The daughter of Oedipus returns with a vengeance in the upcoming Malthouse Theatre production of Antigone.

The Greek Tragedy was written by Sophocles around 441 BCE where, according to director Adena Jacobs, Sophocles depicts a society failing to govern itself, a society which eradicates everything it deems threatening. “It represses, denies and casts aside people and ideas which do not align with the status quo. There is a pervading sense of soullessness and a lack of empathy for others.”

The production was originally going to be directed by outgoing Malthouse Artistic Director Marion Potts but when Potts became unable to direct, the Malthouse asked Jacobs to come on board as director.

“The creative team and core cast was already locked in, so it is an unusual starting point for me as a director, but I am ignited by the challenge.”

Jacobs is obsessed by the Greeks, and for her Antigone (Chronologically, the third of the three Theban plays) is one of the most striking figures in the canon.

“She is the daughter of Oedipus, a young girl who has witnessed and experienced immense shame, suffering and grief at a young age. In a world stripped of humanity, she represents the humane. In fighting for the rights of the dead, in holding up the corpse, so to speak, she exposes what no one else wants to see.”

“Antigone is someone who refuses her circumstances, she will not abide by the ideology which is imposed upon her, she is extreme, without limits and inextricably bound to the dead. She operates according to a divine, unseen law.”

The Malthouse version is adapted by scholar and artist Dr. Jane Montgomery Griffiths. As well as her academic status (She is currently Director of Monash Uni’s Centre for Theatre and Performance) , Montgomery Griffiths is also an actor and theatre practitioner. Jacobs and Montgomery Griffiths have collaborated multiple times, in both acting and writing capacities, and so share a common language.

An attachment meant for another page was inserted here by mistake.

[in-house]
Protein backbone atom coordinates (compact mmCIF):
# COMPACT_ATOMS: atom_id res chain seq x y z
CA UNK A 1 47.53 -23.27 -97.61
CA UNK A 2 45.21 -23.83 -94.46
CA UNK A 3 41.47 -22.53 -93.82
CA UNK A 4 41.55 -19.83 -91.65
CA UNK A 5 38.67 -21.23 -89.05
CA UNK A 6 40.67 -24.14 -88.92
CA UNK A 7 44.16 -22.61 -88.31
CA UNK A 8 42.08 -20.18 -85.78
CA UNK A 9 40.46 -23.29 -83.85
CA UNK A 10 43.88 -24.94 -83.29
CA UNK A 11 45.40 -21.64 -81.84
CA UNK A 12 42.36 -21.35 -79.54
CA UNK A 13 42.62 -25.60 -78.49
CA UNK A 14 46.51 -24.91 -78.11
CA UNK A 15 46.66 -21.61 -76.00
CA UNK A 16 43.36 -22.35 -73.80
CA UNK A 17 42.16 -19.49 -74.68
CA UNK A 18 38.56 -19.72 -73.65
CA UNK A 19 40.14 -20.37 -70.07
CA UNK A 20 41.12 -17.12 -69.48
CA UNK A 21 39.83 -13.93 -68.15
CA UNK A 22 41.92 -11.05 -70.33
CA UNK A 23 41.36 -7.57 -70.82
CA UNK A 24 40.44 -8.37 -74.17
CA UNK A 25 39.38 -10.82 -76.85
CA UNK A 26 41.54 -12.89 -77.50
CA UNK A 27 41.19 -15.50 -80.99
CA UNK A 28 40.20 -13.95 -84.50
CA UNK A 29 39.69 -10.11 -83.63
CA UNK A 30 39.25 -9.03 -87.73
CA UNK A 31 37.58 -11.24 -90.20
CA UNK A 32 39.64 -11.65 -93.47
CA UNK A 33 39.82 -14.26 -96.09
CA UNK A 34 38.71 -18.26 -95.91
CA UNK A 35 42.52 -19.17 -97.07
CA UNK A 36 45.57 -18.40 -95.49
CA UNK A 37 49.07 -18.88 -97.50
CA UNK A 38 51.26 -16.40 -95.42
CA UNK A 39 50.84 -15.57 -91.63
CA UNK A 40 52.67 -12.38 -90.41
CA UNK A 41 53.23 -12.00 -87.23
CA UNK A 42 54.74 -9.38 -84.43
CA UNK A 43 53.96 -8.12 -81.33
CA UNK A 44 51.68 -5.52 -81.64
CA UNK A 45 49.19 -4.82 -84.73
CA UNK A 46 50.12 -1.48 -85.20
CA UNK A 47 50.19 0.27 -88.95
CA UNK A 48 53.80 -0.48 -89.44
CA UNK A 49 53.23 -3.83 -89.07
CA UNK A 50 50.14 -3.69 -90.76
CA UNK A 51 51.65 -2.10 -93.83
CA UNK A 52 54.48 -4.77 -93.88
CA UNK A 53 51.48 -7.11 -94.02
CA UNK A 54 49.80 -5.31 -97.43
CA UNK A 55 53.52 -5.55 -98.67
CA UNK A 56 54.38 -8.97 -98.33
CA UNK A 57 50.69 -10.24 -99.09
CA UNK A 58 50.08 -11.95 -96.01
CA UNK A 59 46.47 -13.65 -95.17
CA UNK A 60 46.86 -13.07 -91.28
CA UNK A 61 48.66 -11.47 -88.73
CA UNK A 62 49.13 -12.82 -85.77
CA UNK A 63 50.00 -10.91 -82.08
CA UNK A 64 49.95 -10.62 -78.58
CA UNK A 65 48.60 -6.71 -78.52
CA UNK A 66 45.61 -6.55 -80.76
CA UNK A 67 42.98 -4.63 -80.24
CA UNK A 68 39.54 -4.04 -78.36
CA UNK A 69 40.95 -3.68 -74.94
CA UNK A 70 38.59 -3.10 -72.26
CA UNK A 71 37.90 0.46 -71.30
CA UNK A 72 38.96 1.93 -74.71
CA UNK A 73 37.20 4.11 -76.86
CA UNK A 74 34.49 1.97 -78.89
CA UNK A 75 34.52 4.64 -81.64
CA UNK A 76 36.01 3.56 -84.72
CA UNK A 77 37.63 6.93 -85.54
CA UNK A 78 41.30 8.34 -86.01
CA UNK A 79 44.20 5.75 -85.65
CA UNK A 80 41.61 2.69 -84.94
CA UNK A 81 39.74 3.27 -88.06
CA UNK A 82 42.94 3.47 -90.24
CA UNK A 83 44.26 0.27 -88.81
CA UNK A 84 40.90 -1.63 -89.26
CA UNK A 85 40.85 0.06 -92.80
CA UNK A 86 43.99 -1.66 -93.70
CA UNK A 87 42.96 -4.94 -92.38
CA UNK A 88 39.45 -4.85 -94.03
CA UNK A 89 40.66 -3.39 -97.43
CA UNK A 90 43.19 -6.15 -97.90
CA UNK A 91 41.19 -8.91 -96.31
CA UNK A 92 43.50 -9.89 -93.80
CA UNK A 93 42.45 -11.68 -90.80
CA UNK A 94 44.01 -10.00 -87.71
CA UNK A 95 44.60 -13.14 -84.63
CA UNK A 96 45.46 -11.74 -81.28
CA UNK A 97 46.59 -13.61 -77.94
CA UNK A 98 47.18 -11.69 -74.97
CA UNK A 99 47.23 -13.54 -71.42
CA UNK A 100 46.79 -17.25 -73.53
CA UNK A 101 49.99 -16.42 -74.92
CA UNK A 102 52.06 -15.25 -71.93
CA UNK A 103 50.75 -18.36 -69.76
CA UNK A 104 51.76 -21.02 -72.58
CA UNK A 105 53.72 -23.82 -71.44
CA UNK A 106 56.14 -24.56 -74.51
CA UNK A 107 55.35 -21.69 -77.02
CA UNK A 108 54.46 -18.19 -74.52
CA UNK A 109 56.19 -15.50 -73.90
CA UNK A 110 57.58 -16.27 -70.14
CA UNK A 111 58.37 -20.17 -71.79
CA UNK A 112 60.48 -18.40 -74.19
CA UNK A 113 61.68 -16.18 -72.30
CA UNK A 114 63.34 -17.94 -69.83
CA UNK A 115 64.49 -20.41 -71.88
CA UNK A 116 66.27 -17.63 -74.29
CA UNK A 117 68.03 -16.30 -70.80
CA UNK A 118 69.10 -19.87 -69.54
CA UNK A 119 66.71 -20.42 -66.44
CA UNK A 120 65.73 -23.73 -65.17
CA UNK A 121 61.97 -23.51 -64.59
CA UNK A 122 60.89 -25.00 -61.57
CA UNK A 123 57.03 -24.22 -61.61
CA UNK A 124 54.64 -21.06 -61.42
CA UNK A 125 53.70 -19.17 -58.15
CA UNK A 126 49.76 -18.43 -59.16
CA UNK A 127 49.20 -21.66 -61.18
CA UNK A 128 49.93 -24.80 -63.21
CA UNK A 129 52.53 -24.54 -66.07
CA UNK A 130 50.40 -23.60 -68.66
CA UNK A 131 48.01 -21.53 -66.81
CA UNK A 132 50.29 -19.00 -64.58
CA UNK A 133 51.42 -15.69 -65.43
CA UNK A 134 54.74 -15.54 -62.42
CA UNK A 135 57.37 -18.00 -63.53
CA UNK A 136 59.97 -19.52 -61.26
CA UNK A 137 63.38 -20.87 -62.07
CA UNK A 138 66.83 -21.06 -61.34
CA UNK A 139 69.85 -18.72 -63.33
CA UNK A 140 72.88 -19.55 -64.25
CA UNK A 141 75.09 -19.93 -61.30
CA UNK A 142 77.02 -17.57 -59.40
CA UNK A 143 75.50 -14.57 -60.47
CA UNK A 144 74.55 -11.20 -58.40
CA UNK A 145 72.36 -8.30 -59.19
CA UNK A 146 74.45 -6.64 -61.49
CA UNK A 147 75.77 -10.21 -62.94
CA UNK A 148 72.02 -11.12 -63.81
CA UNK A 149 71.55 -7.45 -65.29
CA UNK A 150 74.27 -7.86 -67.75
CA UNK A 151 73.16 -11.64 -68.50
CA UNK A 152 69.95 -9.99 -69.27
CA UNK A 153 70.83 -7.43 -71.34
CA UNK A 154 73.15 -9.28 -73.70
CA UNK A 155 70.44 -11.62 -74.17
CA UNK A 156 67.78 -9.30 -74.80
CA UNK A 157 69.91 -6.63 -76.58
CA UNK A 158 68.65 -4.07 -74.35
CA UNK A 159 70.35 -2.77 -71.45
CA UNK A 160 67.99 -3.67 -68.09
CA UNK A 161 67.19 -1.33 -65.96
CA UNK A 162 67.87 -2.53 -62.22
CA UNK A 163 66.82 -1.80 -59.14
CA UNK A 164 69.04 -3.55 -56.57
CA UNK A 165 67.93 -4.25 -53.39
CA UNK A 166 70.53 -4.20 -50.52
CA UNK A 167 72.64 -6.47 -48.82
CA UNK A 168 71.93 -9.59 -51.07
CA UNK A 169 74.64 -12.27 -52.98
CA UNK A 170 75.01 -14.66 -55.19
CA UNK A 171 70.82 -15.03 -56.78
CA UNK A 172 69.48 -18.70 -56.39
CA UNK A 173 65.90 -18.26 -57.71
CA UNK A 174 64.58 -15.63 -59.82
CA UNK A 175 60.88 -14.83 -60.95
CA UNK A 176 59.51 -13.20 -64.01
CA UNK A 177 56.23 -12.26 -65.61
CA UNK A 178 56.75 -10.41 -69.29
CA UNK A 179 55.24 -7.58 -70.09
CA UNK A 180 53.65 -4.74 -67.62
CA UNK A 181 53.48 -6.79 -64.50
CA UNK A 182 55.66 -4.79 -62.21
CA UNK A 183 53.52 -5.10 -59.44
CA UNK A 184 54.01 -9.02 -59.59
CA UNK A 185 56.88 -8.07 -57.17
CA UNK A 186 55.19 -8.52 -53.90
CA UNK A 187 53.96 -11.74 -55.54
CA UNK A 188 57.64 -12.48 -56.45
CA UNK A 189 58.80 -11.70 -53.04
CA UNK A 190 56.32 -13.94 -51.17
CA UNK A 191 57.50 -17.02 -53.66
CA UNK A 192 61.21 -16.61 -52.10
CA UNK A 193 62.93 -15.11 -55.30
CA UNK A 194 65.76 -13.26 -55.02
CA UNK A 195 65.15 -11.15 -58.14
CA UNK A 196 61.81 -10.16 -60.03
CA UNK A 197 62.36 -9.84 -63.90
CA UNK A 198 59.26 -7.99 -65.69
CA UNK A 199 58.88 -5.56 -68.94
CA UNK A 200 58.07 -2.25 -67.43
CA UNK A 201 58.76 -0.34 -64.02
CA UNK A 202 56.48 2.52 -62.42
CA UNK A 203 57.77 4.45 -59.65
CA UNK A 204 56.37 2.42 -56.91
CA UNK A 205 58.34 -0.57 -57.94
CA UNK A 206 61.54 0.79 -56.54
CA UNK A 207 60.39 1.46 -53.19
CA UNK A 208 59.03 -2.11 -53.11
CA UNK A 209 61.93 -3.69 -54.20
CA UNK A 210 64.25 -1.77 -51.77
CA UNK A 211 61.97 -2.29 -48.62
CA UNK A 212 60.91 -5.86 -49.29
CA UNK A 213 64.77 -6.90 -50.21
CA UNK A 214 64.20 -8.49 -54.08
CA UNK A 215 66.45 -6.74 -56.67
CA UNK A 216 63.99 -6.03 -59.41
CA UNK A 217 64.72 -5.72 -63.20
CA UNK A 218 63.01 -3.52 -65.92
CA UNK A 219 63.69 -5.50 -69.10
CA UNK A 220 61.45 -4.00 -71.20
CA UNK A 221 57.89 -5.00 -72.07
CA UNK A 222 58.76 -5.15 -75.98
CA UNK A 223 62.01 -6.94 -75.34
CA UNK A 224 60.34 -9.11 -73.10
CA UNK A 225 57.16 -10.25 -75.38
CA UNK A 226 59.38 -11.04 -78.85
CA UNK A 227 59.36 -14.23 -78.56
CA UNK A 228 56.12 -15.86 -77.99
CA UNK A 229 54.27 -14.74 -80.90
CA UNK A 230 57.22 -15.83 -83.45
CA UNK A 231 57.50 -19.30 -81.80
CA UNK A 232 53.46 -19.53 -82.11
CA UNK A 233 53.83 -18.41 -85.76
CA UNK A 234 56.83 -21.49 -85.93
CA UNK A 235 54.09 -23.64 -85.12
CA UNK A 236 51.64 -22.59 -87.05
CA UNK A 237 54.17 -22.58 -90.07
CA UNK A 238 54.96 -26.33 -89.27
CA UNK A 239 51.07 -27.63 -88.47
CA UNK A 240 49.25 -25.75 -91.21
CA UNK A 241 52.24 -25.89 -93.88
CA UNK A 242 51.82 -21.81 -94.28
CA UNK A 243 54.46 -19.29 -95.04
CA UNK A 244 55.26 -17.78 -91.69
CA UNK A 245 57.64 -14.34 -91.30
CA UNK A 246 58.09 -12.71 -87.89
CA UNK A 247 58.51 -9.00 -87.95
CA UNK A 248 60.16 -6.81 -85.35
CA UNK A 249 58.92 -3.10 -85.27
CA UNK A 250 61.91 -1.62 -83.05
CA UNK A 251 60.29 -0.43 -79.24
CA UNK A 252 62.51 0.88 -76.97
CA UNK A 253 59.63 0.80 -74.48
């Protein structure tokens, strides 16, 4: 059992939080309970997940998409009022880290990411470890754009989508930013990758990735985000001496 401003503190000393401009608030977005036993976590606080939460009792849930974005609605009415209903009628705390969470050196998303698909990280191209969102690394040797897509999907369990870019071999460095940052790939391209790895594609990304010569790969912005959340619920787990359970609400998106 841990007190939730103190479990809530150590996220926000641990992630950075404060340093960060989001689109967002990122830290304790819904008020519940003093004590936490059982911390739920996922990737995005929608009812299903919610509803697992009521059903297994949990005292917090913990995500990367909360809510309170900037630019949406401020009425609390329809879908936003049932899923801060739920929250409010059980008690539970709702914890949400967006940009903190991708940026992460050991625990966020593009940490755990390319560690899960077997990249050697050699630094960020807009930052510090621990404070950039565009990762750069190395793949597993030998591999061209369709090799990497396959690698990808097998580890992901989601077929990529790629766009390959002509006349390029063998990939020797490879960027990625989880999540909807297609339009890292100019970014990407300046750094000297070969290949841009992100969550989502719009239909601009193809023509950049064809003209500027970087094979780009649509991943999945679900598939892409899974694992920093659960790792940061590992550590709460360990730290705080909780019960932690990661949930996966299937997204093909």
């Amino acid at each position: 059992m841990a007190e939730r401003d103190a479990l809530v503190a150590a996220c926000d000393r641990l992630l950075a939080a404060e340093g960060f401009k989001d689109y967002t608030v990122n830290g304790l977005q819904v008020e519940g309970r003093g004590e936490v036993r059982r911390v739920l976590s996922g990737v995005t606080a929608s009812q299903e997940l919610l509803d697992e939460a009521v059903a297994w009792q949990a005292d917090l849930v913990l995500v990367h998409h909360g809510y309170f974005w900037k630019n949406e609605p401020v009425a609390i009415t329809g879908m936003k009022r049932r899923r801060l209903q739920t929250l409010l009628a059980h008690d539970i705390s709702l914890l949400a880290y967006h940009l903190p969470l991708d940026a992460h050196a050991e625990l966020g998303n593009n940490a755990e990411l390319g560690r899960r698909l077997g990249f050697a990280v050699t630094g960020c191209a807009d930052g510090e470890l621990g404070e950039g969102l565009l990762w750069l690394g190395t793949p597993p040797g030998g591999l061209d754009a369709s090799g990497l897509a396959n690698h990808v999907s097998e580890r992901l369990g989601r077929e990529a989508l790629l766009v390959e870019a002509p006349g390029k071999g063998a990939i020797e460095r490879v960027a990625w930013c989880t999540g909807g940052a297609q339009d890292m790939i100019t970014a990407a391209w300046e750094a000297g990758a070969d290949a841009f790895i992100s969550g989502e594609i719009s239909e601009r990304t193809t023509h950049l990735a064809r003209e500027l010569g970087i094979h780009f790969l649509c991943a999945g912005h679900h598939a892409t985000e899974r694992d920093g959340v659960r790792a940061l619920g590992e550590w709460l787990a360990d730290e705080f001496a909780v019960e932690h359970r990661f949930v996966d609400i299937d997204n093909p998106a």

“One of our starting point for this adaptation is – how can we stage Greek Tragedy today? How do we contend with the gods and the chorus in an indifferent world? How do we understand the gender politics?”

“Jane brings her depth of knowledge as a classicist and also an actor’s instinct for language, poetry and image. This adaptation of Antigone is a very stripped back, brutal and highly charged text, which leaves a lot of space for the visual and aural elements of the production. There’s a lot to still be resolved in the rehearsal room, which is thrilling. Although the language will drive the rhythm of the production, the body is central.”

With a number of sound acting credits already under her belt, rising star Emily Milledge takes on the richly complex Antigone. A graduate of 16rh street Actors Studio Milledge lists Carrie: The Musical, The Good Person of Szechuan , La Cage Aux Folles, Frankenstein and Room of regret as some of her achievements to date.

Director Jacobs says of Milledge: “Emily has a unique capacity as an actor to embody deep ambiguity and mystery, whilst remaining open and present with an audience. She brings a fierce intelligence a wildness to her performances. Her Antigone will be completely unique.”

Montgomery Griffiths says the work is “… a translation of Sophocles’ original in all senses of the word. I started with a faithful translation but then moved to a theatrical world that translates the themes for our contemporary culture.”

Jacobs describes the work as sitting “… in a kind of nightmarish present.” The challenge is to “…transpose a classic into a modern context without reducing it, or veering into literalness.”

Jacobs was recently appointed as one of two Resident Directors at Belvoir (the other, Anne-Louise Sarks ) and is the Artistic Director of Fraught Outfit – she was Director-in-Residence at Malthouse in 2012. Her stage adaption of Ingmar Bergman’s Persona won great acclaim last year and will tour to Belvoir and Malthouse later this year. Jacobs has trained with the SITI Company in New York and is a member of the Lincoln Center Directors Lab.

Antigone promises to be a poetic and high impact event which lays bare the rift between personal and political ideologies.

Antigone
August 21 – September 13
www.malthousetheatre.com.au

Comments

comments